While saying he is no expert, Clune said those in Trafford's circumstances need to reach out to someone they trust. Clune did so in his own case with family members.
"Whether it's a parent, a sibling, a best friend, a boyfriend, a girlfriend and then you get the ball rolling," he said. "I know, I can imagine the kid was probably in a state where he didn't think he could trust anyone and he kept everything inside, probably thought his hockey career was over and didn't know where to turn. I think it's just opening up to the people around you and making the connection to professional doctors, rehabilitation counselors."
Ennis said some hockey associations are making progress. He cited the example of the Ontario Hockey Association, which governs junior hockey in the province at levels below that of major junior. He said mental healthcare professionals meet with every team in the OHA and go through, in particular, depression and suicide and how to access help. He said they're trying to make it acceptable to discuss the subject more openly.
"I think that awareness, even prior to Terry, that kind of case now, it's just going to gain even more momentum," he said. "Hopefully."
The defending Eastern Conference champions appear to be peaking at the right time -- or is too soon?
Either way, it's impossible to argue that there's anything wrong these days with the Bruins, who won their 10th straight on Tuesday, a 4-2 victory against the New Jersey Devils, putting Boston two points behind St. Louis for the top record in the league. The winning streak ties the Bruins with Anaheim for the longest in the NHL this season. The Ducks lasted from Dec. 6 to Dec. 28.
The Bruins will not have an easy task as they attempt to stretch it into the longest in 2013-14. Their next game is on Friday when they visit the Colorado Avalanche, who are tied for the sixth-best record in the league.
Although Eastern and Western Conference teams have not played each other much in recent seasons, Colorado will be a familiar place for one Bruins player: Jarome Iginla. For years, as a member of the Calgary Flames, Iginla played in the same division as the Avs. The right wing has proved a big reason for Boston's success and, at age 36, is showing no signs of slowing down. Iginla leads the Bruins in goals with 26 and has scored in his past four games, giving him six total in that span. He also ranks fifth in the NHL with a plus-30 rating.
On Tuesday, Iginla scored the 556th goal of his career, tying Bruins Hall of Famer Johnny Bucyk for 25th in league history (incidentally, both Iginla and Bucyk were born in Edmonton, although 42 years apart). After being traded from the Flames to the Bruins last season at the deadline, Iginla came up short in his quest for his first Stanley Cup.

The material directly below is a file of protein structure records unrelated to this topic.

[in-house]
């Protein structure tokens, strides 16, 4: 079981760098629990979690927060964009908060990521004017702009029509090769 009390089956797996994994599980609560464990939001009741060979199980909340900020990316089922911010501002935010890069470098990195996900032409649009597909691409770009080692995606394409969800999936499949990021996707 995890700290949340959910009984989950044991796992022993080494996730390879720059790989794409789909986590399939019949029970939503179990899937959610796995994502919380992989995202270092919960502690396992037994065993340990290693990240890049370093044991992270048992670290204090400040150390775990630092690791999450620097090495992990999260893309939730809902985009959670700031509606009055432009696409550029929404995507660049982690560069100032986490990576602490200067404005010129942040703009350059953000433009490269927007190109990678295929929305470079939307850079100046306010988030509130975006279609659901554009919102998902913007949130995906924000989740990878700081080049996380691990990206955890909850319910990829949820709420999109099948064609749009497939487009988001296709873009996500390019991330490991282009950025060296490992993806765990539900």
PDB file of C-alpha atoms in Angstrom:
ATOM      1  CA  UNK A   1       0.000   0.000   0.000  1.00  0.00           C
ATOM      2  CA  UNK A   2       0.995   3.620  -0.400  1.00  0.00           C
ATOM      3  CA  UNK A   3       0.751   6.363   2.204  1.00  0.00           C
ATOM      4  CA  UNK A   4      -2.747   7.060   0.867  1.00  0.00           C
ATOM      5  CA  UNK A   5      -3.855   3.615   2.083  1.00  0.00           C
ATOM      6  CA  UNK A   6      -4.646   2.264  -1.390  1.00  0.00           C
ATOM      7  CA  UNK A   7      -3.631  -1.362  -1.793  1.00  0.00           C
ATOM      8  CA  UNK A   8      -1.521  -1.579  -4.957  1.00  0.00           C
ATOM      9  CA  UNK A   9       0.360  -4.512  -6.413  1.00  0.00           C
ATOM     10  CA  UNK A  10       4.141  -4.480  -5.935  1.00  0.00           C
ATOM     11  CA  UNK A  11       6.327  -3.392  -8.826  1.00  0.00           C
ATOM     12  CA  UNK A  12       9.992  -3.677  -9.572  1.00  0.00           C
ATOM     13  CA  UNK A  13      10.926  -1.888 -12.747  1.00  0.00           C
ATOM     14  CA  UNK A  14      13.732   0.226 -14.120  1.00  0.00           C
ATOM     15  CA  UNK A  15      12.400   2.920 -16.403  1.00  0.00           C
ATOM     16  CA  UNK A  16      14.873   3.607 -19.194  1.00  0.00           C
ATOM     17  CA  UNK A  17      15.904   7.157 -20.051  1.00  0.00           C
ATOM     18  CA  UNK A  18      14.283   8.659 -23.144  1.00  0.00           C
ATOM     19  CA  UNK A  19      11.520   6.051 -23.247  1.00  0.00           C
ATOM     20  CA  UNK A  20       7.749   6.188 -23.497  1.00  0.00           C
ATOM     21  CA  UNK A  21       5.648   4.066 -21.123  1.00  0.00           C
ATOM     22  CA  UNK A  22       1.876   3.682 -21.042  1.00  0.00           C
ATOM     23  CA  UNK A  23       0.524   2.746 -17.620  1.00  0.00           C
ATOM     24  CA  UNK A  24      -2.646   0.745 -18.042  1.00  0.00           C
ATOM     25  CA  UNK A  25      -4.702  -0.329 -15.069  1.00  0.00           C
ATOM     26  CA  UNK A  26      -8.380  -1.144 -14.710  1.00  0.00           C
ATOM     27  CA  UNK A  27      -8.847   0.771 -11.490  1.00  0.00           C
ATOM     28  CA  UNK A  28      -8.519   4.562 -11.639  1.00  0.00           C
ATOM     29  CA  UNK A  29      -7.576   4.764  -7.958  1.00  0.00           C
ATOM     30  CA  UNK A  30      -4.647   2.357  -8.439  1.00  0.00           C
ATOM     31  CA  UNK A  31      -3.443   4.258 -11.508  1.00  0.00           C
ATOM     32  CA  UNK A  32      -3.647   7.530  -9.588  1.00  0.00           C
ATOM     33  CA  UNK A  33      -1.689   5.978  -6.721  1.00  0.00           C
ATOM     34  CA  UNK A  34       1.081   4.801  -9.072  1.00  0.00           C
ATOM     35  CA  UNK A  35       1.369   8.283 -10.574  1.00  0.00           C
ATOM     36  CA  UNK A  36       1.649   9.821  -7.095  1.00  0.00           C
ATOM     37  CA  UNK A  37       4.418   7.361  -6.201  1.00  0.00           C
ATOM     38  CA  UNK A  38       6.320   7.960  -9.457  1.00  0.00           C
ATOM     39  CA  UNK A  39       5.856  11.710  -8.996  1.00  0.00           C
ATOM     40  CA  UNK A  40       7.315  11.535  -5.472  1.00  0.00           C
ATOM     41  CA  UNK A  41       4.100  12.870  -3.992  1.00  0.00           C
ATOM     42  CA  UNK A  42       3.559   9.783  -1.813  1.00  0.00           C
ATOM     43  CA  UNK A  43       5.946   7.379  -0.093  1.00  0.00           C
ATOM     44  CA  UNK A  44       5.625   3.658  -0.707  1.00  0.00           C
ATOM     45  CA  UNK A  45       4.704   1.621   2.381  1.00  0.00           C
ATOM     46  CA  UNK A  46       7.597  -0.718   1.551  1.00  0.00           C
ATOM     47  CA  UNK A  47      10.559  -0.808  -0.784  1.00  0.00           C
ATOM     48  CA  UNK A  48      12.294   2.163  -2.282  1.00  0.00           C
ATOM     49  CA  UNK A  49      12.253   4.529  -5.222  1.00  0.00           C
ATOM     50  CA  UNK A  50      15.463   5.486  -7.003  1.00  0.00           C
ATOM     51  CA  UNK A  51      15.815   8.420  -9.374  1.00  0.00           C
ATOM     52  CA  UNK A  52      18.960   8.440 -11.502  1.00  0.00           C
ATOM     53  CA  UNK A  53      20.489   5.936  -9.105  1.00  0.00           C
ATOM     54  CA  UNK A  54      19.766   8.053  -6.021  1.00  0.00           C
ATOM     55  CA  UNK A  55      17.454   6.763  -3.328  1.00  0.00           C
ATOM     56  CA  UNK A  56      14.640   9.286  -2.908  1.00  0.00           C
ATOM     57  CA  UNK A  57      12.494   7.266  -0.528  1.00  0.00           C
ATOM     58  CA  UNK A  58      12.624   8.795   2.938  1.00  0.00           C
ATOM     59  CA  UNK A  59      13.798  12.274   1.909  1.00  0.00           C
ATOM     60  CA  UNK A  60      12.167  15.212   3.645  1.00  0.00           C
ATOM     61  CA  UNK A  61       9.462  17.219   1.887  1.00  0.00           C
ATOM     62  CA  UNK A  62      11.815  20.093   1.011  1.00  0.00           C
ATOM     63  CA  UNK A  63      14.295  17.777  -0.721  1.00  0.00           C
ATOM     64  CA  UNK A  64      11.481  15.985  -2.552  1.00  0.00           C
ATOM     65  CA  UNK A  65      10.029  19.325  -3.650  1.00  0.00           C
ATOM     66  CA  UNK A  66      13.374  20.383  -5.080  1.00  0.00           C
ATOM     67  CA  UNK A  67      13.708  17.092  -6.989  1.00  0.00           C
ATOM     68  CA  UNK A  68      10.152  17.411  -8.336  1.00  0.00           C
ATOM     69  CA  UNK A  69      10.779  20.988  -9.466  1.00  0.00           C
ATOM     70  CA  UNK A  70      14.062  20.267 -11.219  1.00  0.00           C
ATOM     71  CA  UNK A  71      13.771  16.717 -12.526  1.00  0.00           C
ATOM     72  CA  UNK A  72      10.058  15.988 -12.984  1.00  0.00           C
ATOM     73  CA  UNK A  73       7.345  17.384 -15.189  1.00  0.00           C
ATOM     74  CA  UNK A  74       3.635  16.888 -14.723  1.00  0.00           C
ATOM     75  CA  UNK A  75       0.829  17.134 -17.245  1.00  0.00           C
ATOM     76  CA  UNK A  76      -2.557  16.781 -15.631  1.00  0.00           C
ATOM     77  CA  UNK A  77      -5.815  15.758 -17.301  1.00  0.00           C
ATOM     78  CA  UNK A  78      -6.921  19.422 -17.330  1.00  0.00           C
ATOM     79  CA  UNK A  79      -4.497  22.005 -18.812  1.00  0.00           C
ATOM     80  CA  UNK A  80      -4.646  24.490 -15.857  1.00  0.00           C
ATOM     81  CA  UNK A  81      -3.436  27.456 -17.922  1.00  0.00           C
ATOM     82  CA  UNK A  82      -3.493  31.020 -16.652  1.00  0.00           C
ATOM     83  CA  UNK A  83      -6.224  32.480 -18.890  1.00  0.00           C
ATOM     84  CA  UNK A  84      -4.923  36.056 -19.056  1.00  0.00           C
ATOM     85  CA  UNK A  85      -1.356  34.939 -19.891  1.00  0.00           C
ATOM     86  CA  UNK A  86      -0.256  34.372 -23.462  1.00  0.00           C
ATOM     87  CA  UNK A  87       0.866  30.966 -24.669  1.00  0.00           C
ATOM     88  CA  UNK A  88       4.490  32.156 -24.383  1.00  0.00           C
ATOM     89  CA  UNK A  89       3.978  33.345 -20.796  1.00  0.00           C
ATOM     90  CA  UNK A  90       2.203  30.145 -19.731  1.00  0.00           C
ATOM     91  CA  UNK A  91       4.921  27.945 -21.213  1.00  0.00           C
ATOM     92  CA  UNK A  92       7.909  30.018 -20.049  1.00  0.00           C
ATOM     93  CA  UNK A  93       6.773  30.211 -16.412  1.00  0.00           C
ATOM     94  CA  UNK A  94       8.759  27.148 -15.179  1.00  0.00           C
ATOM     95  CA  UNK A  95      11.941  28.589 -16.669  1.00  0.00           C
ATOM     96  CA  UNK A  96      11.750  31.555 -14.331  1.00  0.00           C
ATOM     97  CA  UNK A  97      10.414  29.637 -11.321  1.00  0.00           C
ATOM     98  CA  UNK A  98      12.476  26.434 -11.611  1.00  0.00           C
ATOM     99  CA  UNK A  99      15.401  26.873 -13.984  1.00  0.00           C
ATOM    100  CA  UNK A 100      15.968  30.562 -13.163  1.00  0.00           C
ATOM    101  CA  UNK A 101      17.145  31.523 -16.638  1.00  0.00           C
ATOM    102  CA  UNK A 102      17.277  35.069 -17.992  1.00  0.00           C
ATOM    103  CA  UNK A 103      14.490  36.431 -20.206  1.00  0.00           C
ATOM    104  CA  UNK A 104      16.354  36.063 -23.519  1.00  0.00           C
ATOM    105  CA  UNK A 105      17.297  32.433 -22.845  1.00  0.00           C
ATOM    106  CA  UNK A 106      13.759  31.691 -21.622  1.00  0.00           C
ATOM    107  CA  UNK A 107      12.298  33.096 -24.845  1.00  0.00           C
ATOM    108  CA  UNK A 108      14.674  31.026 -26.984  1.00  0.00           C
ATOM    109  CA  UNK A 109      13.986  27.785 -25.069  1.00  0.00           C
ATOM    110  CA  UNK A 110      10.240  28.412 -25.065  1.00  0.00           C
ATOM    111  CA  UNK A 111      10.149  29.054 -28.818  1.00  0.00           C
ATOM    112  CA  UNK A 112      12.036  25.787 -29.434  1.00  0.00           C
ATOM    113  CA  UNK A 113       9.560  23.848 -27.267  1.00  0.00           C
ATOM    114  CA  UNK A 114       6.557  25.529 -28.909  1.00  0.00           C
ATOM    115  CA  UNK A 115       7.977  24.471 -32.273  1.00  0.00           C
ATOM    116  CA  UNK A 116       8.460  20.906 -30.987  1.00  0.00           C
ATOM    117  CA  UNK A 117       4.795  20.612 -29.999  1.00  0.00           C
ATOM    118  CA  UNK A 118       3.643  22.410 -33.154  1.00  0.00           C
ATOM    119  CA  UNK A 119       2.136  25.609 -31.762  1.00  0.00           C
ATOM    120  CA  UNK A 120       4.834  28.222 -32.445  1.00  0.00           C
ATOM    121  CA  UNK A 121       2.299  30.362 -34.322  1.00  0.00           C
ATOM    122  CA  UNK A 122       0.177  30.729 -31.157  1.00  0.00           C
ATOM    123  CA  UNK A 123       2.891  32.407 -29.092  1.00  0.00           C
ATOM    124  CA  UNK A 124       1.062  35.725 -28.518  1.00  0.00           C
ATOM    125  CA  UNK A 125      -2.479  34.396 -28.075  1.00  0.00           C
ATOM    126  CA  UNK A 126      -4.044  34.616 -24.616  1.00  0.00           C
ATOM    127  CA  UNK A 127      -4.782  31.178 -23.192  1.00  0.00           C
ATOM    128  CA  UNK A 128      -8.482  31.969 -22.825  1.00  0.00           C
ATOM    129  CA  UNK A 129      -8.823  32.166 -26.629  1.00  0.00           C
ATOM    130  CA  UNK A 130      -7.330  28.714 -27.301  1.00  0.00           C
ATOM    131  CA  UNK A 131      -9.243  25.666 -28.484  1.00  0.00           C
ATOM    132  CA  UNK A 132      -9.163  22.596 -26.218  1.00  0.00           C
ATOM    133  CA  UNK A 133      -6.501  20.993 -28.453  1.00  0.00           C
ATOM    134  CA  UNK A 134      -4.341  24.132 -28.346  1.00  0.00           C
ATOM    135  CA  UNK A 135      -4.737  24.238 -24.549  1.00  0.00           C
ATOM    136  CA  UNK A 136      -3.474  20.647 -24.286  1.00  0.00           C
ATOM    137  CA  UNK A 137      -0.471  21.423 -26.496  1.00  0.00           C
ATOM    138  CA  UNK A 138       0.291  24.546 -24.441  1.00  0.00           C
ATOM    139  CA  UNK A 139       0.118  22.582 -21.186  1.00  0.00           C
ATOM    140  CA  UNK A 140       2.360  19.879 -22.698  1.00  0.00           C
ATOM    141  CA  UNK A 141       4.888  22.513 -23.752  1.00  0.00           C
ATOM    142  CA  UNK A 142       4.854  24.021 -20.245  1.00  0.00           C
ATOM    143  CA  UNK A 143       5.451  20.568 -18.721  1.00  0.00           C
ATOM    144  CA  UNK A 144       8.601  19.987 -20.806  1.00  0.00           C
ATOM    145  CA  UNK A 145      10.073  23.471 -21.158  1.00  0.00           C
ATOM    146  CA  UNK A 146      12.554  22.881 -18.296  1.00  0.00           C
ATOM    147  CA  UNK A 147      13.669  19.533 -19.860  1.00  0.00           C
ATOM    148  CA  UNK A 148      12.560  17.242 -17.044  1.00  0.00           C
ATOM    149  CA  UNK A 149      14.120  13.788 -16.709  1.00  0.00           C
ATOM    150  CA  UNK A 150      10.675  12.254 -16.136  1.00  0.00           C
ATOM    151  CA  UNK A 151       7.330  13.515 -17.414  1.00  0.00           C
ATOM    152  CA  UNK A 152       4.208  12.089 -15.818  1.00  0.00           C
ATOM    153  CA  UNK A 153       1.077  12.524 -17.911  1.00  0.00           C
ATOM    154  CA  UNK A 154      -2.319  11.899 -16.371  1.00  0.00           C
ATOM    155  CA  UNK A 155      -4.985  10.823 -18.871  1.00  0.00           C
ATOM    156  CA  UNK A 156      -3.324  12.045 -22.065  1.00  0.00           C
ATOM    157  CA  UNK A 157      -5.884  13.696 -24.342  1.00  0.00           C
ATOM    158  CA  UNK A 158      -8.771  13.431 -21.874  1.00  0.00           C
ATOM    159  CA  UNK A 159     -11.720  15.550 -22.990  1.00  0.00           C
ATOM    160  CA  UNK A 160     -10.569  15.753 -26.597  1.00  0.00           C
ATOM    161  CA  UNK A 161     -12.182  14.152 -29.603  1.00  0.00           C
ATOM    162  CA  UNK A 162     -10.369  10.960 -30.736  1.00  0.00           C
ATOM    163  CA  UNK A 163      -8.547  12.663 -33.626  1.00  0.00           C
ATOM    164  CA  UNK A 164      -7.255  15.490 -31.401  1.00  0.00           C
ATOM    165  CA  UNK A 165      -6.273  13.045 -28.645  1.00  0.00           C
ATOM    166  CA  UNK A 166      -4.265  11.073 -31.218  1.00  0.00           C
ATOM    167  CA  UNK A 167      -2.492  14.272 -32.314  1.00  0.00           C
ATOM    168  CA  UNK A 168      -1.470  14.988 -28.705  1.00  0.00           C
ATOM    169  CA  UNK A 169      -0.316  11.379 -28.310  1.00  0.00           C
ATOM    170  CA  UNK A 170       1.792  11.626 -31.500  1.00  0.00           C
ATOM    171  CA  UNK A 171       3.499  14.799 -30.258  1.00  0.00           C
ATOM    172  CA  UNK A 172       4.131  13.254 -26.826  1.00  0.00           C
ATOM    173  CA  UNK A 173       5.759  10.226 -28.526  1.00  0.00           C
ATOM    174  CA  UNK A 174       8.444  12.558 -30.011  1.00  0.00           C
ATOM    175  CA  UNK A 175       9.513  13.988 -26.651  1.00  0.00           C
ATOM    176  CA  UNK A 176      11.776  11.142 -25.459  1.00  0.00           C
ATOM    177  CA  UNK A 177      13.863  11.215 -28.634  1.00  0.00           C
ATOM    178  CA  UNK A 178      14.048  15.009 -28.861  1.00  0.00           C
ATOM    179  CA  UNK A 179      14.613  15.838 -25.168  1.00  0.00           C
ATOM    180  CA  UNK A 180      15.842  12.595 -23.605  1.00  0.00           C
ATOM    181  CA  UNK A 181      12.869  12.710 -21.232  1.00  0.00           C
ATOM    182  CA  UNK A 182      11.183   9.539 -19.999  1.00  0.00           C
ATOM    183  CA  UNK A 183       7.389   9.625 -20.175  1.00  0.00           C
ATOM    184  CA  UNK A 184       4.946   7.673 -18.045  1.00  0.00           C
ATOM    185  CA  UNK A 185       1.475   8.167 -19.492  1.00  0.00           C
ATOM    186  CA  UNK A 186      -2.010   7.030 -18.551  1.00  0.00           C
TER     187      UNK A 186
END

But the way the Bruins are playing lately, Iginla might get another crack at it this season.
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"We lose a guy we thought was going to be back with us when we talk about (Nathan) Horton last year," coach Claude Julien was quoted as saying in the Boston Globe of the wing who departed via free agency for Columbus. "That was a big hole to fill. (Iginla's) come in there and filled that hole really well. ... He brings us the same thing the other guy did with his size and his scoring ability. ... And, again, we're talking about a veteran here who has tremendous leadership qualities. Again, maybe not surprising to a lot of people what he's accomplished here, and certainly he's been a great asset to our team where, like I said, it could have been a lot different had we not gotten him."
To accomplish what the Chicago Blackhawks have over the past five seasons would rank as a signature achievement for any franchise, but it's even more impressive in the salary cap era. Having said that, the defending Stanley Cup champions just do not have the same look about them.
Following their 3-2 overtime loss on Tuesday to Philadelphia, the Blackhawks fell to 4-5-1 in their past 10 games.
Most worrisome, however, is the fact that since the Olympic break ended, the Blackhawks have gone 0-3 in the Central Division (with two of those losses coming at home), allowing them to slip behind the Colorado Avalanche into third place. That means if those two teams' positions in the standings holds, the Avalanche will have home ice advantage against Chicago in the first round of the playoffs. And that is not good news for Chicago, as Colorado has beaten Chicago twice this month.